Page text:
Sambal Bubuk Kering
This is my new favorite chili salsa: sambal bubuk kering. This sambal is a mix of dried shrimps and chilies. I buy dried shrimps at my local Asian store. Ebi it is called.
I love this sambal too because kencur is added. Kencur is a tasty root, like galangal or ginger but tastes completely different. Kencur is one of my favorite flavors. It has a very strong taste so you do not need much.
Besides kencur, jeruk purut is added as well. Jeruk is a small tasty lime and jeruk purut its aromatic leaf.
This sambal is enough for a medium-sized jam jar and is ready in 30 minutes.
Sambal Bubuk Kering #36 translated from Beb Vuyk’s Groot Indonesisch kookboek, page 66.
3 tablespoons of ebi (dried shrimps)
2 teaspoons of sambal ulek
2 cloves of garlic
1/2 teaspoon of kencur
1/2 teaspoon of terasi (shrimp paste)
1 tablespoon of white sugar
3 jeruk purut
Rub the sambal ulek, garlic, kencur, terasi, jeruk purut leaves and the sugar together.
Then add the finely chopped ebi and mix it together. Make the oil hot. Remove the pan (use a skillet or a wok with a thick bottom!) from the heat and stir in the mix.
Then turn the fire down to the lowest setting (use an astbestos plate for gas). Place the pan back on the stove and stir the sambal for another 2 to 3 minutes.
Let it cool on a plate and when cooled transfer the sambal into a well-sealed jam jar. As jeruk purut leaves are still visible, remove them before serving.
I do not have fresh sambal ulek left so I just mix in three chopped chili peppers. I leave the pinch of salt out of the sambal ulek because there is already enough salt in the shrimps and the trassi.
To make sambal ulek yourself and keep it for weeks check out this recipe.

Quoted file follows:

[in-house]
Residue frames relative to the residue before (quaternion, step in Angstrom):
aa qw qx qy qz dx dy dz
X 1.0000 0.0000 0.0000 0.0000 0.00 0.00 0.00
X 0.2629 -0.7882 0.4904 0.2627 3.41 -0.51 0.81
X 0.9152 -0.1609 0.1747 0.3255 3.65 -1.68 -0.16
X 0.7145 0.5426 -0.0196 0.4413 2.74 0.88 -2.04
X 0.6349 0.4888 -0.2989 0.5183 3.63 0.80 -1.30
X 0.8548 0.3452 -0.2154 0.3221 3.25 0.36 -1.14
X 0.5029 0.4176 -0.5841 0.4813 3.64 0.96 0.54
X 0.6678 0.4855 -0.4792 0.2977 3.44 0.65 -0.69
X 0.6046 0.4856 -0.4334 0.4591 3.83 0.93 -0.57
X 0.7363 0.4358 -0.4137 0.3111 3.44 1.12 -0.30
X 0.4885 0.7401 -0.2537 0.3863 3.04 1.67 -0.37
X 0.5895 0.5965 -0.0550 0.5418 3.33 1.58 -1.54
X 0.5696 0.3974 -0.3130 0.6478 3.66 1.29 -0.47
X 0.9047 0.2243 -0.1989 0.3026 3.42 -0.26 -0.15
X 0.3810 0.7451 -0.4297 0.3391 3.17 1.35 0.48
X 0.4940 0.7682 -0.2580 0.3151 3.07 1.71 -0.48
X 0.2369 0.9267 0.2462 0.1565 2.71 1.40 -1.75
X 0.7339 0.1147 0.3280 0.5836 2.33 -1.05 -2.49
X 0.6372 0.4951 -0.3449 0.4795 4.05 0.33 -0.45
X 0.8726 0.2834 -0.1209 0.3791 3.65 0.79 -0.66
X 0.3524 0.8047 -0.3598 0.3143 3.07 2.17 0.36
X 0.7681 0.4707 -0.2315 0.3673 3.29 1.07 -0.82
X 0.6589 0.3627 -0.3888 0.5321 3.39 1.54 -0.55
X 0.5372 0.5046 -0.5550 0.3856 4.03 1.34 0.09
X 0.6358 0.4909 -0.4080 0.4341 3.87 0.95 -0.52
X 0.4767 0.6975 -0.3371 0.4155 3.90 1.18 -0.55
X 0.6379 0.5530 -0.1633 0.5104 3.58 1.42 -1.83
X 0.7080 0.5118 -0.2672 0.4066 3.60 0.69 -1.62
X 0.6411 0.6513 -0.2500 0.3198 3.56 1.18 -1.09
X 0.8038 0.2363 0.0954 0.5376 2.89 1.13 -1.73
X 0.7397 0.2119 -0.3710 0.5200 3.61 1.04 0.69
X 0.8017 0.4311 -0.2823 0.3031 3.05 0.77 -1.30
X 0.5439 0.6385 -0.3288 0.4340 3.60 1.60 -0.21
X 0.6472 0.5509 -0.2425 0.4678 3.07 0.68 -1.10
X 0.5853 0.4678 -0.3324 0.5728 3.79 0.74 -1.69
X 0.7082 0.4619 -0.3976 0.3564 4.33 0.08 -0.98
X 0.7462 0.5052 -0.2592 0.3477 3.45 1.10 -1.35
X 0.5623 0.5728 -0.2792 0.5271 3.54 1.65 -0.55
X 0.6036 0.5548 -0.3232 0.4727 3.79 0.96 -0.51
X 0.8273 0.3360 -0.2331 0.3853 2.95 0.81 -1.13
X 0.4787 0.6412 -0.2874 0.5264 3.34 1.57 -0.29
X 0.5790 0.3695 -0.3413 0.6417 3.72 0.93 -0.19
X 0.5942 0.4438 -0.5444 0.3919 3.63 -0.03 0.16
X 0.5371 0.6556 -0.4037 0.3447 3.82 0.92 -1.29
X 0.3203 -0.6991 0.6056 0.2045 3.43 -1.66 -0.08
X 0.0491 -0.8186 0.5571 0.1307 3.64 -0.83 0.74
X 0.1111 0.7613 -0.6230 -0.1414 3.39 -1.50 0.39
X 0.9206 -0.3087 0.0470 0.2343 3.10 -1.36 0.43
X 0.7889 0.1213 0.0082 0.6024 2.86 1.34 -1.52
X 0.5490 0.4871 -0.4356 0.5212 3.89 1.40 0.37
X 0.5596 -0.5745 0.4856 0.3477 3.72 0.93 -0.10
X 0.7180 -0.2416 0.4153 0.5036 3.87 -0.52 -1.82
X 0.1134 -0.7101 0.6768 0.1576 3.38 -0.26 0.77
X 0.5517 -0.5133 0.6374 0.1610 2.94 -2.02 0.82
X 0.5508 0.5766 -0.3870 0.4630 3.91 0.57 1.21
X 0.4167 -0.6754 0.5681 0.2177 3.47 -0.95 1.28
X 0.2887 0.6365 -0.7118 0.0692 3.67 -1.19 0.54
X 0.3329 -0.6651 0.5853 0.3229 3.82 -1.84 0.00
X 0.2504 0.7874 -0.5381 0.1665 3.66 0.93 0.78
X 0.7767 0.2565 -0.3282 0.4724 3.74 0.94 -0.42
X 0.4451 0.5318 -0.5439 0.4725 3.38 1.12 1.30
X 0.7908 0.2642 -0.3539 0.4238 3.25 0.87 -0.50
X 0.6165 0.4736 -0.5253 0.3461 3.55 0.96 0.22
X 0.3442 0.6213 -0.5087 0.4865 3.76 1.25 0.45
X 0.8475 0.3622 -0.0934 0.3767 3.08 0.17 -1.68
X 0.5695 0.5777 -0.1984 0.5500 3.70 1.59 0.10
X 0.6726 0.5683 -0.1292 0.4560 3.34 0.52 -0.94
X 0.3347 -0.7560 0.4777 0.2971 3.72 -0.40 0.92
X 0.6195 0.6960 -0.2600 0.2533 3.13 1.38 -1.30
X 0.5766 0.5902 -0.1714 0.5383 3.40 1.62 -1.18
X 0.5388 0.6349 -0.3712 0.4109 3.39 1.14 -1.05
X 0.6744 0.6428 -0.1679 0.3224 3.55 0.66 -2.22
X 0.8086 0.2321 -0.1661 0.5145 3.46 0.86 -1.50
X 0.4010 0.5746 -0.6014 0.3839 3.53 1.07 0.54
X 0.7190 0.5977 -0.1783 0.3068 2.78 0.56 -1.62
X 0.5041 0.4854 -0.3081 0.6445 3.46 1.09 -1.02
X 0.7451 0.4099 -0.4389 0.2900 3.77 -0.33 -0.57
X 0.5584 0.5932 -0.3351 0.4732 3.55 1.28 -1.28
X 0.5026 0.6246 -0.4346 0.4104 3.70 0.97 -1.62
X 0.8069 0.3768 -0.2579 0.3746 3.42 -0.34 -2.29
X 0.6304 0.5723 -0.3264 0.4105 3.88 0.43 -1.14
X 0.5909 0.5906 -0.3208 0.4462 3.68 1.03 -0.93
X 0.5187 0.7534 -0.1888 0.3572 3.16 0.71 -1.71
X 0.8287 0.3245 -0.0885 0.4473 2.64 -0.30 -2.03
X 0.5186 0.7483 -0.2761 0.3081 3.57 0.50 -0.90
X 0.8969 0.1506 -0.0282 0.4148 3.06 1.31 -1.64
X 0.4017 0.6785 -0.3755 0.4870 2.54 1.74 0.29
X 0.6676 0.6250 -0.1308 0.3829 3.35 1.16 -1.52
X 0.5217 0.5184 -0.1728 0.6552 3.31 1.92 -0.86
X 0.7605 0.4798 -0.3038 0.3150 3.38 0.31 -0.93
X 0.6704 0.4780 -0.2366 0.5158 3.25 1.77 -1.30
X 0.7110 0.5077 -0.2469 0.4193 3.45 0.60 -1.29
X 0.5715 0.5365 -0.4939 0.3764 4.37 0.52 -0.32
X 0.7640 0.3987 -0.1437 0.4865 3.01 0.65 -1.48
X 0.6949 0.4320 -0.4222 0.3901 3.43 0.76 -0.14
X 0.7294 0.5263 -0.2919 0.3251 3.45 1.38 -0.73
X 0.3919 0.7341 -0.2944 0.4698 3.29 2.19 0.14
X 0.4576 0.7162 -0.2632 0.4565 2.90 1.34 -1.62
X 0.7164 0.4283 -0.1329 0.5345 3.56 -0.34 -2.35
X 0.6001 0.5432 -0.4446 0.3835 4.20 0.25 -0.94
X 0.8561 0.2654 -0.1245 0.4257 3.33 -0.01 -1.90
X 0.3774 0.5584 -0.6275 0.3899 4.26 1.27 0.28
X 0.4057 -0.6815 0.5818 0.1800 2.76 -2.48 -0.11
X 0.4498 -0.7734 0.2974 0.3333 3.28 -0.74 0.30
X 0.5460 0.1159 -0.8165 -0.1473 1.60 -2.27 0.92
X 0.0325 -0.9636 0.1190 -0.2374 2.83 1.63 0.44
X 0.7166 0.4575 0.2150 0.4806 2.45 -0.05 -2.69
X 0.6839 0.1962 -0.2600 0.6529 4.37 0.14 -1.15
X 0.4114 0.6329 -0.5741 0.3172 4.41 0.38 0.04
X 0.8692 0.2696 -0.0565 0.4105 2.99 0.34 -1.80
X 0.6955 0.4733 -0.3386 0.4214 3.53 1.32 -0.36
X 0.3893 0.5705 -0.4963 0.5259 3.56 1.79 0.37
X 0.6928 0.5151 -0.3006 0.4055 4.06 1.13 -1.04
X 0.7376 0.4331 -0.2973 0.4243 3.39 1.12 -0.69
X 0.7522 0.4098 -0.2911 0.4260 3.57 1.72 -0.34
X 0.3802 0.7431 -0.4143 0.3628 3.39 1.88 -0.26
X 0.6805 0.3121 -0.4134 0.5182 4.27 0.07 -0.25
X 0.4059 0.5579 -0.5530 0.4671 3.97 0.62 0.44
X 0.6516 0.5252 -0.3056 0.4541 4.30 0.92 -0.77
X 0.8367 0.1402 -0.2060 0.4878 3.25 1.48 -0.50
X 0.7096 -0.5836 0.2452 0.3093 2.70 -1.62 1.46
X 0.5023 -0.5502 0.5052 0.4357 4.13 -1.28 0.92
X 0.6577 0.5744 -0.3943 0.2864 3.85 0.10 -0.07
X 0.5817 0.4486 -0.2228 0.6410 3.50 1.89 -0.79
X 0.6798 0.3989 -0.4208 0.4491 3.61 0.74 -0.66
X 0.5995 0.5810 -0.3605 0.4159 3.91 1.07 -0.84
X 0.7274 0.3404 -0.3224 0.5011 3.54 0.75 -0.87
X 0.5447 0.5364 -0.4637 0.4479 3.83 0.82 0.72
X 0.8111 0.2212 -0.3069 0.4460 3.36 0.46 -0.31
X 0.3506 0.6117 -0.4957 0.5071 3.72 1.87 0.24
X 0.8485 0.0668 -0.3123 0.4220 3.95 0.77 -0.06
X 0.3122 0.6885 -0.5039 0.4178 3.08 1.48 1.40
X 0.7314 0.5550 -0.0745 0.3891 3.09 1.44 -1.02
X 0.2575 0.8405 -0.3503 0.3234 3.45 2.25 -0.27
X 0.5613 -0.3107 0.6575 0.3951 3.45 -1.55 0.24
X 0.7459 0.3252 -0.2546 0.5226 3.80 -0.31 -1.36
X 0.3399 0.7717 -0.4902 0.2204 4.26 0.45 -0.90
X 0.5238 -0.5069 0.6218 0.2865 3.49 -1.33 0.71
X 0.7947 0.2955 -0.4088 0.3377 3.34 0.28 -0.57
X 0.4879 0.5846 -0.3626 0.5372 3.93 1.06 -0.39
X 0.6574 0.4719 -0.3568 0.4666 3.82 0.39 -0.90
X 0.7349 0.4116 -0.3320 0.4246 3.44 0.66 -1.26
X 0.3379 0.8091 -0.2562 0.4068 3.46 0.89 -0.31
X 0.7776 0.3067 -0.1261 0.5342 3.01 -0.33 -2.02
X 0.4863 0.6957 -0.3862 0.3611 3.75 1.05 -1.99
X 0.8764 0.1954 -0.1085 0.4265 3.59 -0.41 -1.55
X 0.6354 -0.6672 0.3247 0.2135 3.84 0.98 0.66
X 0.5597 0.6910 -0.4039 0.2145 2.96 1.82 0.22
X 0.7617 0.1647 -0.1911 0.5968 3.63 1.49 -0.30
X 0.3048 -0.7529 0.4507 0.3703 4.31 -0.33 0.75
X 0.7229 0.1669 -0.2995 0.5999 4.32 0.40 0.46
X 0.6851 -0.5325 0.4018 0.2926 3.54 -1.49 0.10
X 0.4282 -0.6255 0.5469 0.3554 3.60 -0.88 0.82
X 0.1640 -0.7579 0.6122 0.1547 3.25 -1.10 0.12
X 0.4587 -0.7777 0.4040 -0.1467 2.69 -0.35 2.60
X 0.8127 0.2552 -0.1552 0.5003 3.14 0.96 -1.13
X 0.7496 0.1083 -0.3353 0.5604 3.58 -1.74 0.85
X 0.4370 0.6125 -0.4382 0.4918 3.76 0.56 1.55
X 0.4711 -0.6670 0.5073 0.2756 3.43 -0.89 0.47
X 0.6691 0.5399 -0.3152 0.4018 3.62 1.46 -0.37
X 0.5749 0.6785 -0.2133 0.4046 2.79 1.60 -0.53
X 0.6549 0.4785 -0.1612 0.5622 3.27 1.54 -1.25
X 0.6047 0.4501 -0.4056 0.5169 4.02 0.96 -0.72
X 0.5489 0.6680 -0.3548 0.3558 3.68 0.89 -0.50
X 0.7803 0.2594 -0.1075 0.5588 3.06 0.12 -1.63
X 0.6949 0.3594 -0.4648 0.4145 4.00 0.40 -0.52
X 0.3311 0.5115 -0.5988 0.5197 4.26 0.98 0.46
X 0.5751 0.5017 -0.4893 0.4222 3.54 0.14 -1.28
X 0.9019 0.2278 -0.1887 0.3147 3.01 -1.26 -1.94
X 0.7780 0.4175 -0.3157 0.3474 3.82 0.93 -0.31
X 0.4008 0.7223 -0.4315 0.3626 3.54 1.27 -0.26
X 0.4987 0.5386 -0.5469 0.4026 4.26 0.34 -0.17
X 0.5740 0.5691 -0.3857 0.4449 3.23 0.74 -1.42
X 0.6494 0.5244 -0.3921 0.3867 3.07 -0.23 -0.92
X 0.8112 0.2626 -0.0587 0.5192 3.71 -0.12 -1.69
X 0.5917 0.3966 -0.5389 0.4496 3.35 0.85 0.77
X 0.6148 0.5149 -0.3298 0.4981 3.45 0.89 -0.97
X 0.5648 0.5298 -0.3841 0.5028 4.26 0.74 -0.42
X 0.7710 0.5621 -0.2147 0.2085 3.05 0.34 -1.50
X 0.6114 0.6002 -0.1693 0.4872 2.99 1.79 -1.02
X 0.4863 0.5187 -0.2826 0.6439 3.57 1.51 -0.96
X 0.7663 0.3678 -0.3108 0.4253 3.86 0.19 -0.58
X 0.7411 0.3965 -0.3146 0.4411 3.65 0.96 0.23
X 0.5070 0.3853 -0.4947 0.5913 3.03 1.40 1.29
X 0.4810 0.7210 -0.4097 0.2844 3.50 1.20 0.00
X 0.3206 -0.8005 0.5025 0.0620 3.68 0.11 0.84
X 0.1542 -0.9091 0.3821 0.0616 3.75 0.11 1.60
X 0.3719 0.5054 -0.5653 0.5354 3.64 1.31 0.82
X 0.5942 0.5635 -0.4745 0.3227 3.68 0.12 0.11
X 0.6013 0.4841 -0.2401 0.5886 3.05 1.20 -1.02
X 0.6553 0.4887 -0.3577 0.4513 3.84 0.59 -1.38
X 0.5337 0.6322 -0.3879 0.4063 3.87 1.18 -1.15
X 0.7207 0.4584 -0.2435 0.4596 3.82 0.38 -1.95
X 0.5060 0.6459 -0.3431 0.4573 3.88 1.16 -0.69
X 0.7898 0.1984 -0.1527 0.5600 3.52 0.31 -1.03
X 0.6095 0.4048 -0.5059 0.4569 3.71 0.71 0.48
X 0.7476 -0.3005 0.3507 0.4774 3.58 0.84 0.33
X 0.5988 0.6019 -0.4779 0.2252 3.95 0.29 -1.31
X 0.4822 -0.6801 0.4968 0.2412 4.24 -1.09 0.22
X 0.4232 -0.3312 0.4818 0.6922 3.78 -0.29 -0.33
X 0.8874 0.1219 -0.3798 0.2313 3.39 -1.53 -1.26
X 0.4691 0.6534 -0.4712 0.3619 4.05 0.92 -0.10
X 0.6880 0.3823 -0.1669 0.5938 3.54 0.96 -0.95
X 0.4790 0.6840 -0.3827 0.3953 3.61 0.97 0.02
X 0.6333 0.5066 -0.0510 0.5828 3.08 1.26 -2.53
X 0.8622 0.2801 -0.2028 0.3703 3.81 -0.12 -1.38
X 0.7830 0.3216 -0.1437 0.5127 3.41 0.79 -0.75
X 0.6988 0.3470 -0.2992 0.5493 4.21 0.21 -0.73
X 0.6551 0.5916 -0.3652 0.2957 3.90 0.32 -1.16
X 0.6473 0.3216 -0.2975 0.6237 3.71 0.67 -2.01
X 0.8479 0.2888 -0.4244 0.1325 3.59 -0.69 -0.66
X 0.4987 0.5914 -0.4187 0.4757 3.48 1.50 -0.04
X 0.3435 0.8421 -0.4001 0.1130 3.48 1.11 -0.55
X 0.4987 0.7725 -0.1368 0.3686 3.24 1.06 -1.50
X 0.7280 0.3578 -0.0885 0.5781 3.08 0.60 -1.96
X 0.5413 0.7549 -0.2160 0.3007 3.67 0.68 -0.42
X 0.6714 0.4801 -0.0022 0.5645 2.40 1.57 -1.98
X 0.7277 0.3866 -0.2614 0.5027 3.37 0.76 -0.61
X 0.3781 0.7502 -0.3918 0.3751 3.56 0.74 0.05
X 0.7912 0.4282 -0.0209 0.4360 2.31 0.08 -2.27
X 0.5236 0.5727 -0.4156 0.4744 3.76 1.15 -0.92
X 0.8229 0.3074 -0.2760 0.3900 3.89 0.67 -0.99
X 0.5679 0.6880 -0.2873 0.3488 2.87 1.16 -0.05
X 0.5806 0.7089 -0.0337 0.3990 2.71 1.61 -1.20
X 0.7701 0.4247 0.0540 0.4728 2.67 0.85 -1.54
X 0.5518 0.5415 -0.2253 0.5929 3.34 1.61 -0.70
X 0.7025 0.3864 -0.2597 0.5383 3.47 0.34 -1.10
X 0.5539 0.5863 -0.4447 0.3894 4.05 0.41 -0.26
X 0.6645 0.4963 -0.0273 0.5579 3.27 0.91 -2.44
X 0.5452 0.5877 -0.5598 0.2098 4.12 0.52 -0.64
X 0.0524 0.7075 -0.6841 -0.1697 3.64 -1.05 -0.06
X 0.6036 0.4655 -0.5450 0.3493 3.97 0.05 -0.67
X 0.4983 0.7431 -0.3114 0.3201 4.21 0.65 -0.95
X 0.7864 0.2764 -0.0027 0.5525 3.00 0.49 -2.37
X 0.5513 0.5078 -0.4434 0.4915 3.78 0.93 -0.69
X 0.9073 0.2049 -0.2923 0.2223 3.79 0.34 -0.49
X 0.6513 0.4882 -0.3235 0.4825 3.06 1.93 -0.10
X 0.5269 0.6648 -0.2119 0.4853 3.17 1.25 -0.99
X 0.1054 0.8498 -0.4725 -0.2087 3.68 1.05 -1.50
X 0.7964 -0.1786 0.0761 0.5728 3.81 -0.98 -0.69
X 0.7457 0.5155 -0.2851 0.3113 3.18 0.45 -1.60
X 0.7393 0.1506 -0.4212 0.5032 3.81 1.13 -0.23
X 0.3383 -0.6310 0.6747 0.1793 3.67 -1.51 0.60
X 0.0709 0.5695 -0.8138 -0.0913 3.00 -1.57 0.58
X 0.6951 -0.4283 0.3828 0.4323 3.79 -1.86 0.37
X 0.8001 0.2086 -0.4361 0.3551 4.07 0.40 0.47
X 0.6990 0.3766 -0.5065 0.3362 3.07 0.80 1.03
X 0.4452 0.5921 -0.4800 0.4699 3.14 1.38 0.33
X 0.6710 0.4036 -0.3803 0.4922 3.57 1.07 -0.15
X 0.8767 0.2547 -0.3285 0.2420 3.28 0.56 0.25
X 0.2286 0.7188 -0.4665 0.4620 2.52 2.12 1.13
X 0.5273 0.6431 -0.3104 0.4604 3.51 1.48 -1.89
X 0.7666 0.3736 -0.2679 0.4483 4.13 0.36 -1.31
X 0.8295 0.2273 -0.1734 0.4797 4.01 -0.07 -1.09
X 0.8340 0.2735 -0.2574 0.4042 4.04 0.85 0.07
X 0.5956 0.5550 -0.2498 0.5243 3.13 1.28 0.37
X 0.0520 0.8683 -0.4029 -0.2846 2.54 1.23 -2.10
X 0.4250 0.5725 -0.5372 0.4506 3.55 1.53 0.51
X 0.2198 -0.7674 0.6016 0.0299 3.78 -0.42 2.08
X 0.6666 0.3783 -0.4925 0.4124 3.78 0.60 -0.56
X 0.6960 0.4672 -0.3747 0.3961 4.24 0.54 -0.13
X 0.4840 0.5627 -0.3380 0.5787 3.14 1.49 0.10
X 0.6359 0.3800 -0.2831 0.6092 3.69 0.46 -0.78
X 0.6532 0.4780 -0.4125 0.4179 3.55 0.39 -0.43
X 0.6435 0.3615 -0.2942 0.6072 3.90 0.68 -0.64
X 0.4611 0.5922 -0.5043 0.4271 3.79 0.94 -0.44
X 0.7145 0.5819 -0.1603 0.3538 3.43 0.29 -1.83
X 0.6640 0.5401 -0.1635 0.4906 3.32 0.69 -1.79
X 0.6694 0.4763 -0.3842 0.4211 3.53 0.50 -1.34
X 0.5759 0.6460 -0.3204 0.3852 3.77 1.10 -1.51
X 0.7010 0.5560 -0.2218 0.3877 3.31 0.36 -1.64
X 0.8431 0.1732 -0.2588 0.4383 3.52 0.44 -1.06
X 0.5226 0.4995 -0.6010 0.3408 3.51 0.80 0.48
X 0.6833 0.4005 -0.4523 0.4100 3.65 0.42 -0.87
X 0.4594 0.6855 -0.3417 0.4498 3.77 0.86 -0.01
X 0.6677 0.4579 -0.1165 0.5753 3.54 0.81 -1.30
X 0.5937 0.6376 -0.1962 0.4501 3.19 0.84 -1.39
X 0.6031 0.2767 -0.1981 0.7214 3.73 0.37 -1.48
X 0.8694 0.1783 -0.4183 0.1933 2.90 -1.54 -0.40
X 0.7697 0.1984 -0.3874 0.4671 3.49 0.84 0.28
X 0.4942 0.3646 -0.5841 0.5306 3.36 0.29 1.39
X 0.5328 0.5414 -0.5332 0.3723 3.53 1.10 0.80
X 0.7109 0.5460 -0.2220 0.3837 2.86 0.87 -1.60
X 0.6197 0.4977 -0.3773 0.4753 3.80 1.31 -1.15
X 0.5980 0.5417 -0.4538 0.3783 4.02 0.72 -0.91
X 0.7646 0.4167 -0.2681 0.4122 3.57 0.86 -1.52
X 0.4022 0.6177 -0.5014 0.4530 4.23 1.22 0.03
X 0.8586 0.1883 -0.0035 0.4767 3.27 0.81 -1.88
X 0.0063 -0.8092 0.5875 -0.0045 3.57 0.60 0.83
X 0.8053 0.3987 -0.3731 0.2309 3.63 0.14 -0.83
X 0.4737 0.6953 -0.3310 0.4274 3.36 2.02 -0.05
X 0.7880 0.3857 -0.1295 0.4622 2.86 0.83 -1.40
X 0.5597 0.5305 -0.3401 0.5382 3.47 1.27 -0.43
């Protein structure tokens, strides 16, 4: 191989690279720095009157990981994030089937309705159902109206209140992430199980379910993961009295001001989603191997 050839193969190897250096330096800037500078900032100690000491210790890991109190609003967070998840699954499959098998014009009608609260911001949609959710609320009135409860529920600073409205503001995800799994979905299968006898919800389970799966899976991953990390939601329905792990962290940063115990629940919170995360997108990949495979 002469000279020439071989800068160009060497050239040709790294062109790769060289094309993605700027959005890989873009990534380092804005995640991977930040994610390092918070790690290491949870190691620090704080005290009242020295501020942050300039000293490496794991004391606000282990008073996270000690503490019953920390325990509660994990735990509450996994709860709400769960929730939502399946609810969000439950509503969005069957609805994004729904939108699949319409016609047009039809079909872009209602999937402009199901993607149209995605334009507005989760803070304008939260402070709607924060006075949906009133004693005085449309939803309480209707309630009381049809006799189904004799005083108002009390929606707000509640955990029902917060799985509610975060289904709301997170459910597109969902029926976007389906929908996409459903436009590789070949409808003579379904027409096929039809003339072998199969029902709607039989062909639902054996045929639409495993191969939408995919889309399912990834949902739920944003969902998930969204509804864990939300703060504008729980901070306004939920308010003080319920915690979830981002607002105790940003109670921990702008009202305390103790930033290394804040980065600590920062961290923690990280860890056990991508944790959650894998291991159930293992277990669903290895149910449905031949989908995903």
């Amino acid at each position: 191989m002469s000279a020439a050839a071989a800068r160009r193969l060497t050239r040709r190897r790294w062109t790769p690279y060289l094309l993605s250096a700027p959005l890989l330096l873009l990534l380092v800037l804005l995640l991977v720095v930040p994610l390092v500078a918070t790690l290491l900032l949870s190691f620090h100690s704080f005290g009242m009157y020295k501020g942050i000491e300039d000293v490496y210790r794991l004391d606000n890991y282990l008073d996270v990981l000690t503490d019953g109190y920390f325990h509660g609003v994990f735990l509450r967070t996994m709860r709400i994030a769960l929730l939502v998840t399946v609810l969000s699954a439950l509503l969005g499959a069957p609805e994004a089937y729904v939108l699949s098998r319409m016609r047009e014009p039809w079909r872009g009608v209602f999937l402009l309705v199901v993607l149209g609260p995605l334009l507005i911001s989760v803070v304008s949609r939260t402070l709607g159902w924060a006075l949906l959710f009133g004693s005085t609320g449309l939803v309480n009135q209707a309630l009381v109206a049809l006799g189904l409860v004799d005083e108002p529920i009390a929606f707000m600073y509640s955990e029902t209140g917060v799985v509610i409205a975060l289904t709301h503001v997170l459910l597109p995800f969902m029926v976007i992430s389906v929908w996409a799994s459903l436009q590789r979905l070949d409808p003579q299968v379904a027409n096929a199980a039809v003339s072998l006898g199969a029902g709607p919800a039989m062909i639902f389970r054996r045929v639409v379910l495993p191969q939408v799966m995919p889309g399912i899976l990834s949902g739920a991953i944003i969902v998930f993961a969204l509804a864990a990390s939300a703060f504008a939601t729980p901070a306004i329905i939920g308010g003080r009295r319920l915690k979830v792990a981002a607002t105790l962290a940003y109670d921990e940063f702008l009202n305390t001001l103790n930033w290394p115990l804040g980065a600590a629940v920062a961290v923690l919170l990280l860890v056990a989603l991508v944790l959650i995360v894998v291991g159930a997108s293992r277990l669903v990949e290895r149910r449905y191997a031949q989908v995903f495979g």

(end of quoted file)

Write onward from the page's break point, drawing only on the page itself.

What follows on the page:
Trassie is a fermented shrimp paste and smells strongly. It think it only enhances the taste of the shrimps even better. This sambal turns into a lovel salsa in smell in flavor. Yummy!
Beb wants us to add white sugar into this sambal. She never does in her recipes! 😉 I think because in other sambals regular salt is added in the mortar to help with the rubbing; it grinds the chili.
But adding more salt to this sambal is not nice at all. That’s why she suggest rough white sugar to help to make it nice ans smooth and to add some sweet flavor as well.
I start to grind the garlic in my cobek (mortar). I use two thick cloves; I love garlic.
I chop my chil peppers and place them in the mortar with a spoonful of sugar. The grinding goes fast indeed.
I do not cut the jeruk purut leaves, but I rub the leaves as much as possible; juices will come out this way.
I chop my ebi fine with my chef’s knive. They are quite firm so be carefull.
All ebi goes through the mix in my cobek and I stir and rub until it is well mixed.
I stir-fry this mix in two tablespoons of oil. Beb talks about super low heat and an asbestos plate to spread the heat when you use gass. I think she might be afraid everything will burn.
I do not remove the pan from the (low) fire and I stir constantly but I do not use an astbestos plate (ofcourse not).
I continue untill everything is well warmed up and changes in color.
The result: a deliciously fragrant sambal with lots of strong flavors. It think this is an excellent basis for other dishes. I have some quail eggs laying around and it inspires me to make a ‘sambal goreng telor kecil’!
The ebi remains crisp and I taste the sweetness of the sugar against the spiciness of the chilies. This sambal bubuk kering has a lovely balance in flavor.
I keep it in a clean jar in my fridge, but I think it will be finished soon…;-)